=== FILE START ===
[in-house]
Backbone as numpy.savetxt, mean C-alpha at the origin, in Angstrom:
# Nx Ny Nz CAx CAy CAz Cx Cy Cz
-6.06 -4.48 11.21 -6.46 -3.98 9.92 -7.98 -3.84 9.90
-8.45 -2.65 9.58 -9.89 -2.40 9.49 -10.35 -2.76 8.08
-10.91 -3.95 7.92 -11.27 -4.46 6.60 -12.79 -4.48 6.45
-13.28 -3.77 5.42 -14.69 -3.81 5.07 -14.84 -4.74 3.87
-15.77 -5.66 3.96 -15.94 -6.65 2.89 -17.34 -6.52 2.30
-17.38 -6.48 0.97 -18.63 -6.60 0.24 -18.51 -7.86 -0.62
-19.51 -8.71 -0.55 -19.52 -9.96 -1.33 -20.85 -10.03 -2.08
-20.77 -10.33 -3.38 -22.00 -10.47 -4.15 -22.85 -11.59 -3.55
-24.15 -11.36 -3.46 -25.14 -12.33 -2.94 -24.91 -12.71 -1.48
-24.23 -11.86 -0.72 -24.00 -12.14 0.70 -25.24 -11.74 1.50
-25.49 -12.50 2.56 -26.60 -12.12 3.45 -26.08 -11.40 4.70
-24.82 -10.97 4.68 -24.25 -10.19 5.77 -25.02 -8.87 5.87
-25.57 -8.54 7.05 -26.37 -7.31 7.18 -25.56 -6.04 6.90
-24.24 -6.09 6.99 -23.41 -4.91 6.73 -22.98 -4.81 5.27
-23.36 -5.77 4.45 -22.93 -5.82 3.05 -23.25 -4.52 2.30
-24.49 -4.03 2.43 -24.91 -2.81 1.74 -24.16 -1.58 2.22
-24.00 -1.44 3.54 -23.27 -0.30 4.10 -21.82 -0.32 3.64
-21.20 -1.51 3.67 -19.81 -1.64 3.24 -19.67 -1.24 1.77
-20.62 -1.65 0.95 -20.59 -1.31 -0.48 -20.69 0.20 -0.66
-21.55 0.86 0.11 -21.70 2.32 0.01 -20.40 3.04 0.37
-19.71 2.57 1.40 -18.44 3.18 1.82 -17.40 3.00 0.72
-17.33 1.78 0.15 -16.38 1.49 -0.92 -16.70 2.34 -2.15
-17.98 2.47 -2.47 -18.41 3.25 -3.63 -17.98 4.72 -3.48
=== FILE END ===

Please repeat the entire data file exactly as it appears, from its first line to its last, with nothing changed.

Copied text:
[in-house]
Backbone as numpy.savetxt, mean C-alpha at the origin, in Angstrom:
# Nx Ny Nz CAx CAy CAz Cx Cy Cz
-6.06 -4.48 11.21 -6.46 -3.98 9.92 -7.98 -3.84 9.90
-8.45 -2.65 9.58 -9.89 -2.40 9.49 -10.35 -2.76 8.08
-10.91 -3.95 7.92 -11.27 -4.46 6.60 -12.79 -4.48 6.45
-13.28 -3.77 5.42 -14.69 -3.81 5.07 -14.84 -4.74 3.87
-15.77 -5.66 3.96 -15.94 -6.65 2.89 -17.34 -6.52 2.30
-17.38 -6.48 0.97 -18.63 -6.60 0.24 -18.51 -7.86 -0.62
-19.51 -8.71 -0.55 -19.52 -9.96 -1.33 -20.85 -10.03 -2.08
-20.77 -10.33 -3.38 -22.00 -10.47 -4.15 -22.85 -11.59 -3.55
-24.15 -11.36 -3.46 -25.14 -12.33 -2.94 -24.91 -12.71 -1.48
-24.23 -11.86 -0.72 -24.00 -12.14 0.70 -25.24 -11.74 1.50
-25.49 -12.50 2.56 -26.60 -12.12 3.45 -26.08 -11.40 4.70
-24.82 -10.97 4.68 -24.25 -10.19 5.77 -25.02 -8.87 5.87
-25.57 -8.54 7.05 -26.37 -7.31 7.18 -25.56 -6.04 6.90
-24.24 -6.09 6.99 -23.41 -4.91 6.73 -22.98 -4.81 5.27
-23.36 -5.77 4.45 -22.93 -5.82 3.05 -23.25 -4.52 2.30
-24.49 -4.03 2.43 -24.91 -2.81 1.74 -24.16 -1.58 2.22
-24.00 -1.44 3.54 -23.27 -0.30 4.10 -21.82 -0.32 3.64
-21.20 -1.51 3.67 -19.81 -1.64 3.24 -19.67 -1.24 1.77
-20.62 -1.65 0.95 -20.59 -1.31 -0.48 -20.69 0.20 -0.66
-21.55 0.86 0.11 -21.70 2.32 0.01 -20.40 3.04 0.37
-19.71 2.57 1.40 -18.44 3.18 1.82 -17.40 3.00 0.72
-17.33 1.78 0.15 -16.38 1.49 -0.92 -16.70 2.34 -2.15
-17.98 2.47 -2.47 -18.41 3.25 -3.63 -17.98 4.72 -3.48